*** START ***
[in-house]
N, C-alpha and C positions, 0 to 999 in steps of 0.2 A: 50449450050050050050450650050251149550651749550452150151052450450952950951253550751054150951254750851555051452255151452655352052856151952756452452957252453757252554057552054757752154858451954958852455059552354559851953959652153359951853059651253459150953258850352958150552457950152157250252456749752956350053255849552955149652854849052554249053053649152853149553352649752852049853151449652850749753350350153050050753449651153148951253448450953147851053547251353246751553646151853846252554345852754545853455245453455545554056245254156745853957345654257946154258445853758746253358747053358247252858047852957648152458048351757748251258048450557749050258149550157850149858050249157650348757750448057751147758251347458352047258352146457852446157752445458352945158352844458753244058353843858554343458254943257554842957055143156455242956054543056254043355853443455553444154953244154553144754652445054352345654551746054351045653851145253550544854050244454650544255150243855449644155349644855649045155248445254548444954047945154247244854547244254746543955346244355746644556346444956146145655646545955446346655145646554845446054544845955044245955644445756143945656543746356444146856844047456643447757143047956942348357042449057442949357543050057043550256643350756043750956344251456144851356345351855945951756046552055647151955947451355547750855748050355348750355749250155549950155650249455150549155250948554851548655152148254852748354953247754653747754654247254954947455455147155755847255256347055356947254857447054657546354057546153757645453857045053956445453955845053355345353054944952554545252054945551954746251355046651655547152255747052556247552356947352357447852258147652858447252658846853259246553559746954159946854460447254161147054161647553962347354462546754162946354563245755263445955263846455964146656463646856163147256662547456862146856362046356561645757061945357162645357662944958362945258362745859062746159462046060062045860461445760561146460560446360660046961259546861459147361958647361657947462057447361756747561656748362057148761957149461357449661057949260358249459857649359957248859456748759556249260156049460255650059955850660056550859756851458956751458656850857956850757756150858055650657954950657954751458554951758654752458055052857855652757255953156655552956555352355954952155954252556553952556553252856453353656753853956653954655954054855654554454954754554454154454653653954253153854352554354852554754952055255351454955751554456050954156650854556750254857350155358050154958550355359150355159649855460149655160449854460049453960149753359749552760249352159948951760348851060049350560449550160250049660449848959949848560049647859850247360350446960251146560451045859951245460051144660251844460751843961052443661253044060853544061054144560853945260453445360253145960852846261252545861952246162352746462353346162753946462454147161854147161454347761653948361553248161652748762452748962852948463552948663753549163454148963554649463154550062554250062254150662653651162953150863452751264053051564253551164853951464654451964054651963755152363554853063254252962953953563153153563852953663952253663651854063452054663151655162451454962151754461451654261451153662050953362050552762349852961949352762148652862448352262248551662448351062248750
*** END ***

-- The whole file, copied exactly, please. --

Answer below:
[in-house]
N, C-alpha and C positions, 0 to 999 in steps of 0.2 A: 50449450050050050050450650050251149550651749550452150151052450450952950951253550751054150951254750851555051452255151452655352052856151952756452452957252453757252554057552054757752154858451954958852455059552354559851953959652153359951853059651253459150953258850352958150552457950152157250252456749752956350053255849552955149652854849052554249053053649152853149553352649752852049853151449652850749753350350153050050753449651153148951253448450953147851053547251353246751553646151853846252554345852754545853455245453455545554056245254156745853957345654257946154258445853758746253358747053358247252858047852957648152458048351757748251258048450557749050258149550157850149858050249157650348757750448057751147758251347458352047258352146457852446157752445458352945158352844458753244058353843858554343458254943257554842957055143156455242956054543056254043355853443455553444154953244154553144754652445054352345654551746054351045653851145253550544854050244454650544255150243855449644155349644855649045155248445254548444954047945154247244854547244254746543955346244355746644556346444956146145655646545955446346655145646554845446054544845955044245955644445756143945656543746356444146856844047456643447757143047956942348357042449057442949357543050057043550256643350756043750956344251456144851356345351855945951756046552055647151955947451355547750855748050355348750355749250155549950155650249455150549155250948554851548655152148254852748354953247754653747754654247254954947455455147155755847255256347055356947254857447054657546354057546153757645453857045053956445453955845053355345353054944952554545252054945551954746251355046651655547152255747052556247552356947352357447852258147652858447252658846853259246553559746954159946854460447254161147054161647553962347354462546754162946354563245755263445955263846455964146656463646856163147256662547456862146856362046356561645757061945357162645357662944958362945258362745859062746159462046060062045860461445760561146460560446360660046961259546861459147361958647361657947462057447361756747561656748362057148761957149461357449661057949260358249459857649359957248859456748759556249260156049460255650059955850660056550859756851458956751458656850857956850757756150858055650657954950657954751458554951758654752458055052857855652757255953156655552956555352355954952155954252556553952556553252856453353656753853956653954655954054855654554454954754554454154454653653954253153854352554354852554754952055255351454955751554456050954156650854556750254857350155358050154958550355359150355159649855460149655160449854460049453960149753359749552760249352159948951760348851060049350560449550160250049660449848959949848560049647859850247360350446960251146560451045859951245460051144660251844460751843961052443661253044060853544061054144560853945260453445360253145960852846261252545861952246162352746462353346162753946462454147161854147161454347761653948361553248161652748762452748962852948463552948663753549163454148963554649463154550062554250062254150662653651162953150863452751264053051564253551164853951464654451964054651963755152363554853063254252962953953563153153563852953663952253663651854063452054663151655162451454962151754461451654261451153662050953362050552762349852961949352762148652862448352262248551662448351062248750